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Suggested Citation:"Front Matter." National Research Council. 2013. 21st Century Manufacturing: The Role of the Manufacturing Extension Partnership Program. Washington, DC: The National Academies Press. doi: 10.17226/18448.
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21st Century Manufacturing

The Role of the Manufacturing
Extension Partnership Program

Committee on 21st Century Manufacturing:
The Role of the Manufacturing Extension Partnership Program
of the National Institute of Standards and Technology

Board on Science, Technology, and Economic Policy

Policy and Global Affairs

Philip P. Shapira
Committee Chairman

Charles W. Wessner
Editor

NATIONAL RESEARCH COUNCIL
                         OF THE NATIONAL ACADEMIES

THE NATIONAL ACADEMIES PRESS
Washington, D.C.
www.nap.edu

Suggested Citation:"Front Matter." National Research Council. 2013. 21st Century Manufacturing: The Role of the Manufacturing Extension Partnership Program. Washington, DC: The National Academies Press. doi: 10.17226/18448.
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THE NATIONAL ACADEMIES PRESS 500 Fifth Street NW Washington DC 20001

NOTICE: The project that is the subject of this report was approved by the Governing Board of the National Research Council, whose members are drawn from the councils of the National Academy of Sciences, the National Academy of Engineering, and the Institute of Medicine. The members of the committee responsible for the report were chosen for their special competences and with regard for appropriate balance.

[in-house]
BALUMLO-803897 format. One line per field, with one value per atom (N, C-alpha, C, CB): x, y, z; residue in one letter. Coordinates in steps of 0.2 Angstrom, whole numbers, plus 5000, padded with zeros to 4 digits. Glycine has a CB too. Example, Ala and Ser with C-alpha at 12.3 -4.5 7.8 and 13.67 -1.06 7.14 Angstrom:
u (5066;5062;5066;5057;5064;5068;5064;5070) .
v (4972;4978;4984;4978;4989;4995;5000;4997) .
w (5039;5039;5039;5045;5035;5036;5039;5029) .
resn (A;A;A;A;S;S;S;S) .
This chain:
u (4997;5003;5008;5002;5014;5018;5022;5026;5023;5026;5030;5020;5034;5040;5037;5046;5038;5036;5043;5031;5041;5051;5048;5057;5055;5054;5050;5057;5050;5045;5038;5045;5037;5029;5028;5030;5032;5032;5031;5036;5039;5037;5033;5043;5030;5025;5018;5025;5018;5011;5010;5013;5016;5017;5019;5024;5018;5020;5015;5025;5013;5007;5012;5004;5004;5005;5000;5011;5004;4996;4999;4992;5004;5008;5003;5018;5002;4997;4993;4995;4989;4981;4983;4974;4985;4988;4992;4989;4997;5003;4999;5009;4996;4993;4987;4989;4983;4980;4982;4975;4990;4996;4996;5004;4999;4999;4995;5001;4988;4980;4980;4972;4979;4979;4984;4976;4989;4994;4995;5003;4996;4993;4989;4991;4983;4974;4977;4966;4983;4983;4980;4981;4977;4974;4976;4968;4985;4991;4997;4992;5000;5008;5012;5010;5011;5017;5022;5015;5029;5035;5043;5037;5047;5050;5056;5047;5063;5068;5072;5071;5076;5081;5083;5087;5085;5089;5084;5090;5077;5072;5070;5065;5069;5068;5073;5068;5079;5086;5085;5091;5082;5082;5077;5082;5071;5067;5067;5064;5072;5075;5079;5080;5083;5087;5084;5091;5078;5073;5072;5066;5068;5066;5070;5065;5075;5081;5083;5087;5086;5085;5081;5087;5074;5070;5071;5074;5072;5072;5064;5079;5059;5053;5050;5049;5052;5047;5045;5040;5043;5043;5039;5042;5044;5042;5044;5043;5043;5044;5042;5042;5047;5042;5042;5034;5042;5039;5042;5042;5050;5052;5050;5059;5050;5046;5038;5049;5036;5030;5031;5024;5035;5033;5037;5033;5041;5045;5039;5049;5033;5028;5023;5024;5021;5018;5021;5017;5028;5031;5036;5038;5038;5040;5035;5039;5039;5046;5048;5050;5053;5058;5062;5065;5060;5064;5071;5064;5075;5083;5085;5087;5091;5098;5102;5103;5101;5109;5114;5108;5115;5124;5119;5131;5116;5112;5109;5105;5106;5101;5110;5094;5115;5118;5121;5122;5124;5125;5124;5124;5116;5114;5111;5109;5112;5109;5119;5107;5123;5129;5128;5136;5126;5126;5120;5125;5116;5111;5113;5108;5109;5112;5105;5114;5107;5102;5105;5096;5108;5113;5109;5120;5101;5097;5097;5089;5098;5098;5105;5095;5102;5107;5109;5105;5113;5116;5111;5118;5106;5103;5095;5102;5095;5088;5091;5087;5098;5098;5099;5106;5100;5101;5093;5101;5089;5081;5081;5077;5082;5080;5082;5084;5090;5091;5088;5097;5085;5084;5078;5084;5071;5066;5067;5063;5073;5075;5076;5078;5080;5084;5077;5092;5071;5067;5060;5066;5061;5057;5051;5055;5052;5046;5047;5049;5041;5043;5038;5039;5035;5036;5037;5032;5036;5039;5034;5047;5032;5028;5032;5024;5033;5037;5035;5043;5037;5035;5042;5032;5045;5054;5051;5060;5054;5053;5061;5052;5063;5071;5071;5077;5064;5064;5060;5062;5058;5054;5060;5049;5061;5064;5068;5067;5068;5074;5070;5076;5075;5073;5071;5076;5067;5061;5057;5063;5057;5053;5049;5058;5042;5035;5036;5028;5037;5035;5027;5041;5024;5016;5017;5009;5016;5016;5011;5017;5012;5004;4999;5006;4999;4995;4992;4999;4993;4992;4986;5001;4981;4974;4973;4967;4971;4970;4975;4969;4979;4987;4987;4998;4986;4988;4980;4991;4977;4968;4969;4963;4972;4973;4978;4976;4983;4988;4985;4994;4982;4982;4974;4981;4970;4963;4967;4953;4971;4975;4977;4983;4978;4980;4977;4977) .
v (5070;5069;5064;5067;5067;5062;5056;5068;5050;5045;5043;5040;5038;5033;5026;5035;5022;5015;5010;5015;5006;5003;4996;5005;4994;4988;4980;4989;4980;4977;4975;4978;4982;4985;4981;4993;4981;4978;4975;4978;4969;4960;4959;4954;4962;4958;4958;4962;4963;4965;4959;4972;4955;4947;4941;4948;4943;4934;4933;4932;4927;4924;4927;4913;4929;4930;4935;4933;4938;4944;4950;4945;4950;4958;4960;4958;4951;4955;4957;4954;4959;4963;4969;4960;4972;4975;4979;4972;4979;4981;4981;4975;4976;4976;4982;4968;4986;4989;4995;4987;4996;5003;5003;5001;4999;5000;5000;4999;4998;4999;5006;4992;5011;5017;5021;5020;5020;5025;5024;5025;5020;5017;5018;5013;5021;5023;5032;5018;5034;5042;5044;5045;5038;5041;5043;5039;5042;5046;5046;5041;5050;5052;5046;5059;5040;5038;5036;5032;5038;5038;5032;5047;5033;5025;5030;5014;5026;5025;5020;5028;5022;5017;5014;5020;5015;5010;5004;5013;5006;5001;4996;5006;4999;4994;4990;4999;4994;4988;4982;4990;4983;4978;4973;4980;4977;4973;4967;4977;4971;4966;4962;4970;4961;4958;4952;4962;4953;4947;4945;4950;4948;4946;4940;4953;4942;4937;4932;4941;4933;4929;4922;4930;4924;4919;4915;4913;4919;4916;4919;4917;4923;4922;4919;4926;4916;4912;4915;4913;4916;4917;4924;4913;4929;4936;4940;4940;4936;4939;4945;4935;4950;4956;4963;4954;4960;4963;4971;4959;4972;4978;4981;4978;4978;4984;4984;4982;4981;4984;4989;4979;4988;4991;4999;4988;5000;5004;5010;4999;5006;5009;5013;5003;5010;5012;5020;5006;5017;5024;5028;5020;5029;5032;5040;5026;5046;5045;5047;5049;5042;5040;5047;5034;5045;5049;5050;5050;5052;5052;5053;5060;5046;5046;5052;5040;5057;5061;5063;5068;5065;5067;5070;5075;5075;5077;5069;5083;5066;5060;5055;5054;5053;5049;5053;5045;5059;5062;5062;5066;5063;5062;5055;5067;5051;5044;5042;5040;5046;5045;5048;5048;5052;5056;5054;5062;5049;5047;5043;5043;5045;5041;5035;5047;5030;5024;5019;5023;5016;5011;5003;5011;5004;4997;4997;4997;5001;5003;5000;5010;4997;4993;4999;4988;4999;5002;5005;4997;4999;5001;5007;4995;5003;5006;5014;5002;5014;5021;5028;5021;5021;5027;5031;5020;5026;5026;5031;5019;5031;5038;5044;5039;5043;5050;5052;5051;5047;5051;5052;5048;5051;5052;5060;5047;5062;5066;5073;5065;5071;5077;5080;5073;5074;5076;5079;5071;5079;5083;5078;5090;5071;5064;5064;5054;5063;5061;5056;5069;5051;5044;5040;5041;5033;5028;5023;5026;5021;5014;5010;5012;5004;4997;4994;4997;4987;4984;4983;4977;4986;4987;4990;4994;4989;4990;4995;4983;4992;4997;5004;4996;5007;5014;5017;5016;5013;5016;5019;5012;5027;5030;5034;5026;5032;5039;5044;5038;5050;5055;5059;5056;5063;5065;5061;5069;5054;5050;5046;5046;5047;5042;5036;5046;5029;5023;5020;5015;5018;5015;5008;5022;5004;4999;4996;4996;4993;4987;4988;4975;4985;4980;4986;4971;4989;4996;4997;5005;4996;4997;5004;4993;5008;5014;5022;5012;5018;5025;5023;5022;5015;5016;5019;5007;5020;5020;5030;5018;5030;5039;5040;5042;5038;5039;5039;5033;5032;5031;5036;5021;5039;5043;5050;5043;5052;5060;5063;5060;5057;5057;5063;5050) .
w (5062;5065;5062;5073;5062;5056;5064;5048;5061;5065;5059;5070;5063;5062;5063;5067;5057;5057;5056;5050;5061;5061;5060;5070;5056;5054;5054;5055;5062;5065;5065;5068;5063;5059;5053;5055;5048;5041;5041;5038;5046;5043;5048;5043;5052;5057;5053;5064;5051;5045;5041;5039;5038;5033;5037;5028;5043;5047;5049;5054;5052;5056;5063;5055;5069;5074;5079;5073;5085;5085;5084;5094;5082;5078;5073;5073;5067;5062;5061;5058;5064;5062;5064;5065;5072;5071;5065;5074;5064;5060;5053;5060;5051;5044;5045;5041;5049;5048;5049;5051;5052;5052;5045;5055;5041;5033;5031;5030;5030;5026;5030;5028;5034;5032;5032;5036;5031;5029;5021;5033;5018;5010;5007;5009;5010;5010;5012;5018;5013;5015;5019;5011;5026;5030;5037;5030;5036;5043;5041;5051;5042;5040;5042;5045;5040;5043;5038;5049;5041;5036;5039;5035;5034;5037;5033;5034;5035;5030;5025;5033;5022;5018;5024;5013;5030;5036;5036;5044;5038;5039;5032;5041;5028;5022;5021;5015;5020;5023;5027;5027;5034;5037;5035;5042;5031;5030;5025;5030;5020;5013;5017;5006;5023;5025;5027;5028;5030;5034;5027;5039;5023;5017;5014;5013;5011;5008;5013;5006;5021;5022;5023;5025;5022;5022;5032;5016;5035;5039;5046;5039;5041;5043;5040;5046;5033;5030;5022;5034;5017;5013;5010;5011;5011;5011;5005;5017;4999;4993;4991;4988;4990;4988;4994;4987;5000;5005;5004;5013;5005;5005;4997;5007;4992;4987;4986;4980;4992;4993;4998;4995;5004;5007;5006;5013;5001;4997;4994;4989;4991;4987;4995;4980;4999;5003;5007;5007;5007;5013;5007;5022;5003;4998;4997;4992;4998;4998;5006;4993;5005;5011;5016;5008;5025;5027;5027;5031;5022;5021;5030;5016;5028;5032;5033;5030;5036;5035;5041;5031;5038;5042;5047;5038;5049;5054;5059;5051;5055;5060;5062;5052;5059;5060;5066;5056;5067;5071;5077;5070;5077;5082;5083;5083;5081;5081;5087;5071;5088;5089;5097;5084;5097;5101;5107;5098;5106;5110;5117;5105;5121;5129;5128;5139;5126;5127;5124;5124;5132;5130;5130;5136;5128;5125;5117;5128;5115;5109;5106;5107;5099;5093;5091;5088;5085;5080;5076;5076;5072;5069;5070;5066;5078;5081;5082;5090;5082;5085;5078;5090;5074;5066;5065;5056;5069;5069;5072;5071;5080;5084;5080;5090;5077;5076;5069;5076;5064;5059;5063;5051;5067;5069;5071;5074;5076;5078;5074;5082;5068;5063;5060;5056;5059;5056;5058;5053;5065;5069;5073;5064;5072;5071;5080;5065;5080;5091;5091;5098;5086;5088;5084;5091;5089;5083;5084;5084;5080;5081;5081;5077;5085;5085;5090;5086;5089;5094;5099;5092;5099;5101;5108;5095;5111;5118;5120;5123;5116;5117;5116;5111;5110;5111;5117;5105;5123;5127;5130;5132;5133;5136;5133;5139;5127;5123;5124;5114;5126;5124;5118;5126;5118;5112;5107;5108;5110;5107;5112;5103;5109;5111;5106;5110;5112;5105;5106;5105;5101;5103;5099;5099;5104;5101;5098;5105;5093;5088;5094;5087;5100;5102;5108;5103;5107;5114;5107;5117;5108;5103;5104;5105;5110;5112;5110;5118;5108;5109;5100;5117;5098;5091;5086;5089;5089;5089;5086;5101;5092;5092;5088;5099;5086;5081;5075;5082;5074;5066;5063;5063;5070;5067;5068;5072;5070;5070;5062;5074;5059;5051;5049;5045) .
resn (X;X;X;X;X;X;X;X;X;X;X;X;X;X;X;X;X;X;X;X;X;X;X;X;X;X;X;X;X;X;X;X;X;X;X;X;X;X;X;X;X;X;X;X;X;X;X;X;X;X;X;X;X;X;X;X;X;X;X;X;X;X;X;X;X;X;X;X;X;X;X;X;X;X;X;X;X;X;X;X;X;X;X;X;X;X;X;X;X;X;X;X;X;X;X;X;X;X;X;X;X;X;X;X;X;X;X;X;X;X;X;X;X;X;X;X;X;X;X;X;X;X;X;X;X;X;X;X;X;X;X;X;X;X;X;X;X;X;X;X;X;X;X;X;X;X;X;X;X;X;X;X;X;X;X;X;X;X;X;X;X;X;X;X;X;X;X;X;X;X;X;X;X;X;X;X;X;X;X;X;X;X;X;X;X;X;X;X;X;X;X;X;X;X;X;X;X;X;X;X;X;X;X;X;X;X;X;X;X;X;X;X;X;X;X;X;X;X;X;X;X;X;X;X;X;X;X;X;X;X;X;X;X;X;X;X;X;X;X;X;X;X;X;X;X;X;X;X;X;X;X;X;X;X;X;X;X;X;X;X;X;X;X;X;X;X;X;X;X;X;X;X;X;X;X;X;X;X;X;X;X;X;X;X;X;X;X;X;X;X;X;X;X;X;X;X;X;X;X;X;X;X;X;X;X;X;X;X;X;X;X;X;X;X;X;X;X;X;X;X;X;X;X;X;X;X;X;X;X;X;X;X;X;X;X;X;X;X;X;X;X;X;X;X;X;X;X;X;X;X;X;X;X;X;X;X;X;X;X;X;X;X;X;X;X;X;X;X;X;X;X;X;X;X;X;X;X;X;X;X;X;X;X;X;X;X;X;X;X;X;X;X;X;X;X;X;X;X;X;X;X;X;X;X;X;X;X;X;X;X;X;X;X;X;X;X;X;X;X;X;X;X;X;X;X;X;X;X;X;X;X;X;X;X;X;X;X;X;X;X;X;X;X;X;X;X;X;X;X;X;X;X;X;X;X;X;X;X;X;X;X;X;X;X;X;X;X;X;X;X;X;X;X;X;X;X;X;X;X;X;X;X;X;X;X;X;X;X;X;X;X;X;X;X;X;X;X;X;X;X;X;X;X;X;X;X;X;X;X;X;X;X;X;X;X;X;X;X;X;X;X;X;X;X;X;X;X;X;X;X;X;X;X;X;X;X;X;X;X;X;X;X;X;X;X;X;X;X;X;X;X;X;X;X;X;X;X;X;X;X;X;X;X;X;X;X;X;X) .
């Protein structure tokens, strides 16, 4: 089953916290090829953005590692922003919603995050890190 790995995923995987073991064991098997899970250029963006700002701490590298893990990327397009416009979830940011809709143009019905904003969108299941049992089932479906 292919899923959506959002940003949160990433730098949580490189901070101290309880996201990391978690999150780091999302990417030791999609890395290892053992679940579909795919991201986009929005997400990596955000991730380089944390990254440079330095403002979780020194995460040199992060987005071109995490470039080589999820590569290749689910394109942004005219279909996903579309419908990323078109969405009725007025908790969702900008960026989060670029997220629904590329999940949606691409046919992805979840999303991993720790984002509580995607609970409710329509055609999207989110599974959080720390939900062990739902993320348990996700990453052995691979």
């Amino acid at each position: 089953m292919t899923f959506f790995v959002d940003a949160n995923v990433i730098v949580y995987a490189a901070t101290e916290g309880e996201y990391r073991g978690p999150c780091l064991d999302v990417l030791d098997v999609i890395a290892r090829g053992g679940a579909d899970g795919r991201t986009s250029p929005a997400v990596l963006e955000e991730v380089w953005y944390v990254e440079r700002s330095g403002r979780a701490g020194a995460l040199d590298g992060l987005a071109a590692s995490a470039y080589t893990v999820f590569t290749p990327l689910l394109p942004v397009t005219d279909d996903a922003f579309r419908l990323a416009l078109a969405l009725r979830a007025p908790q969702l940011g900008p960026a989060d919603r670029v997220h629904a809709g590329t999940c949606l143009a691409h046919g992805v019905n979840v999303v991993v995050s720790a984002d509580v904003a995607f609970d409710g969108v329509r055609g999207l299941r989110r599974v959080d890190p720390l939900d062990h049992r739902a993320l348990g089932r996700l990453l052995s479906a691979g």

This study was supported by: Contract/Grant No. SB134106Z0011, Task Order #9, between the National Academy of Sciences and the National Institute of Standards and Technology. Any opinions, findings, conclusions, or recommendations expressed in this publication are those of the author and do not necessarily reflect the views of the organizations or agencies that provided support for the project.

International Standard Book Number 13: 978-0-309-29117-0

International Standard Book Number 10: 0-309-29117-8

Additional copies of this report are available for sale from the National Academies Press, 500 Fifth Street, NW, Keck 360, Washington, DC 20001; (800) 624-6242 or (202) 334-3313; http://www.nap.edu/.

Copyright 2013 by the National Academy of Sciences. All rights reserved.

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Suggested Citation:"Front Matter." National Research Council. 2013. 21st Century Manufacturing: The Role of the Manufacturing Extension Partnership Program. Washington, DC: The National Academies Press. doi: 10.17226/18448.
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THE NATIONAL ACADEMIES

Advisers to the Nation on Science, Engineering, and Medicine